Cover Crops Reduce Soil Erosion
Cannon County Soil Conservation District
While reducing soil erosion is one of the primary objectives when planting cover crops, there are numerous benefits that cover crops can provide to the overall soil health and water quality.
Before no-till and minimum-till planting techniques cover crops were used extensively. However, with the advent of no-till planting the use of cover crops has declined considerably.
No-till planting techniques have greatly reduced the amount of soil erosion for many years, and this practice is often viewed as the epitome of soil conservation. Unfortunately, there is one primary caveat associated with no-till farming which is that no-till requires the use (and ultimately the dependence) on herbicides and insecticides in order to control weeds and insects.
This was achieved by plowing before no-till and was the reason cover crops were used extensively. The continuous application of herbicides and insecticides has resulted in resistance to these ag chemicals over the years. Fortunately, cover crops can aid in weed suppression and attract and provide habitat for beneficial insects that will prey on the crop pest.
Cover crops curtail soil erosion by providing ground cover that reduces rain drop impact, reduces runoff, slows water velocities, and increases infiltration of water into the soil. Cover crops are an excellent way to reduce soil erosion, but they also play a major role in much more that reducing soil erosion.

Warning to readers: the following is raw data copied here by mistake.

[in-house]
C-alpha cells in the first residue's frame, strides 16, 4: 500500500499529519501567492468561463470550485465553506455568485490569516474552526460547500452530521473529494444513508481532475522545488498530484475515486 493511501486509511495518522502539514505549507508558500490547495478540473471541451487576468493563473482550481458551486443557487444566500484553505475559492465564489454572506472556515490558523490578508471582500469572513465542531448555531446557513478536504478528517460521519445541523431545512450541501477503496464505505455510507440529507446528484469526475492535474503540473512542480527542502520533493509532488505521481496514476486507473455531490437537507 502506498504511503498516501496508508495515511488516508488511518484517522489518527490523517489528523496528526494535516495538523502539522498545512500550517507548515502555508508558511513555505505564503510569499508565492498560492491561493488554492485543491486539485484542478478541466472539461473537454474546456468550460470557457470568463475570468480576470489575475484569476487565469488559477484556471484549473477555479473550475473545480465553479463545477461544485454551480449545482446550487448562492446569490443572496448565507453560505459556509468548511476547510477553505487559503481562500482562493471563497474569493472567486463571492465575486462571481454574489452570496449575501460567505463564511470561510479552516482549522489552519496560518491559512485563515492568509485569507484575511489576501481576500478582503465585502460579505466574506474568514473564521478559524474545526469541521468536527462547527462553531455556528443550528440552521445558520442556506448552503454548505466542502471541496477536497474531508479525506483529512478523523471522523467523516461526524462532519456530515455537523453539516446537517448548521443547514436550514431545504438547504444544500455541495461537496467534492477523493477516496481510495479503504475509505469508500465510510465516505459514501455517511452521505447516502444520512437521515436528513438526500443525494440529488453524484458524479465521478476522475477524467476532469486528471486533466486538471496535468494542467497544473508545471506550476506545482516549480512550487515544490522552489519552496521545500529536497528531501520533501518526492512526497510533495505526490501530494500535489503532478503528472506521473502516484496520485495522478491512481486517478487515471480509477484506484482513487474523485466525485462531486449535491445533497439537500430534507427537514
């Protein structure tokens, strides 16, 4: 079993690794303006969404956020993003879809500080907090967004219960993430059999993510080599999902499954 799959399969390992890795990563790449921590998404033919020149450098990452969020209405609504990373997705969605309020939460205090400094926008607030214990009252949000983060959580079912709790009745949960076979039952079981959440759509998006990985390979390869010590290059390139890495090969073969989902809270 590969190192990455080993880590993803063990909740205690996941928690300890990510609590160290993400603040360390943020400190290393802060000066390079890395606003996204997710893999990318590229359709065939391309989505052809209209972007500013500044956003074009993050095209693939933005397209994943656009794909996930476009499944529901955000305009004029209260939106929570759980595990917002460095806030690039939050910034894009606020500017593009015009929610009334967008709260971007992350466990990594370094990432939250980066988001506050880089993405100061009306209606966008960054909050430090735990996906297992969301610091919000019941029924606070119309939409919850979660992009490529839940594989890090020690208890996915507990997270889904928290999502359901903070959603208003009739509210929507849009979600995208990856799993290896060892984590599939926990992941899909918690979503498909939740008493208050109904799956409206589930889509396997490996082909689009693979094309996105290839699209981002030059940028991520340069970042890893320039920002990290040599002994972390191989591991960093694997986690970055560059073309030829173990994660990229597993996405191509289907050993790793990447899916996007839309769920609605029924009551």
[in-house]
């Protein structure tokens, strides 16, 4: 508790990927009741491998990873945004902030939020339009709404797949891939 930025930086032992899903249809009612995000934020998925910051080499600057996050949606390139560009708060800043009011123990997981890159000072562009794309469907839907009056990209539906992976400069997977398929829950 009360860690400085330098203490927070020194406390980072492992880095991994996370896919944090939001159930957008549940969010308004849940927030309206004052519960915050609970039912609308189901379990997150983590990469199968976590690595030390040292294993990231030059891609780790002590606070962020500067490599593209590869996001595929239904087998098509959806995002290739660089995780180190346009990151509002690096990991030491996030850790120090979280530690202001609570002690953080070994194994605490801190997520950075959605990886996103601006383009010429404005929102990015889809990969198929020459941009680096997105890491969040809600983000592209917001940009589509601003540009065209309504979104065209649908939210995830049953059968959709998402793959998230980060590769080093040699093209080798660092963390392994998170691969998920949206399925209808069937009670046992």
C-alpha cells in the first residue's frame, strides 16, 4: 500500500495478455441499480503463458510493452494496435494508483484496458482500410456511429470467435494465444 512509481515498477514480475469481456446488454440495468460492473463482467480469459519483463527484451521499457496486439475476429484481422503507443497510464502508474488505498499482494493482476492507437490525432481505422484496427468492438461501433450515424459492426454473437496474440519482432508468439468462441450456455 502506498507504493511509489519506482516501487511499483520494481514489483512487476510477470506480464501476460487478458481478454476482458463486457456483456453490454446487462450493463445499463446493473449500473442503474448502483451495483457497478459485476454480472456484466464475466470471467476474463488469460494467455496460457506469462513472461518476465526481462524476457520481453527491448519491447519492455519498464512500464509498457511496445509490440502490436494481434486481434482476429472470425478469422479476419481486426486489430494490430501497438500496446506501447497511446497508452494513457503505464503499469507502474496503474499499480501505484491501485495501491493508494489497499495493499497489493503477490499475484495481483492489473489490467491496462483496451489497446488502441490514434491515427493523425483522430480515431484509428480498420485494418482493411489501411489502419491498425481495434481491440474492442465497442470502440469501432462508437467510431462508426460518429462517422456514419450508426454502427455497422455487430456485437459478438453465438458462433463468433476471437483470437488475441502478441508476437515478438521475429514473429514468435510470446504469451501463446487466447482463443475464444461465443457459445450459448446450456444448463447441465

Cover crops can improve the overall soil health by adding organic matter to the soil, conserving moisture, positively enhancing soil tilth (physical structure), reducing compaction, provides plant diversity, and reducing runoff of ag chemicals and nutrients into receiving waterbodies thus aiding in water quality protection and improvement.
Cover crops out compete weeds for nutrients and water and, in turn, are able to help smother out weed infestations in crop fields. Some cover crops, in particular cereal rye, actually possess allelopathic characteristics in that the plant exudes natural compounds that at as a natural herbicide. For example, positive results have been shown using cereal rye to combat mares tail (also referred to as Horseweed) that has become a problem in many crop fields.
In addition to the aforementioned benefits of using cover crops, there can also be positive economic benefits as well. When legumes are planted as a cover crop they actually add nitrogen (N) to the soil. Legumes have the unique ability to convert atmospheric N (N2) into a plant available N form through biological fixation. This added N to the soil can reduce N fertilizer needs.
Additionally, cover crops can also enhance nutrient uptake of other plants. As previously mentioned cover crops can alleviate weed and insect pressure and in turn reduce the application of these Ag chemicals.
Cover crops adapted and beneficial to cropping systems in this area with seeding rates and dates include:
Oats: 9/1 through 10/1; 1-2.0 bu./ac.
Rye: 8/15 through 10/15; 1-2.0 bu./ac.
Wheat: 9/15 through 11/1; 1-1.5 bu./ac.
Crimson Clover: 8/1 through 10/15; 15 lbs./ac.
Austrian Winter Pea: 8/15 through 10/1; 45-60 lbs./ac.
Hairy Vetch: 8/15 through 10/15; 20 lbs./ac.
Cost share may be available for establishing cover crops to qualifying land. For more information about cover crops please contact the Cannon County Soil Conservation District by phone at (615) 563-4321 Ext.3, or feel free to stop by the office located at 740 Old McMinnville Rd., Woodbury, TN 37920.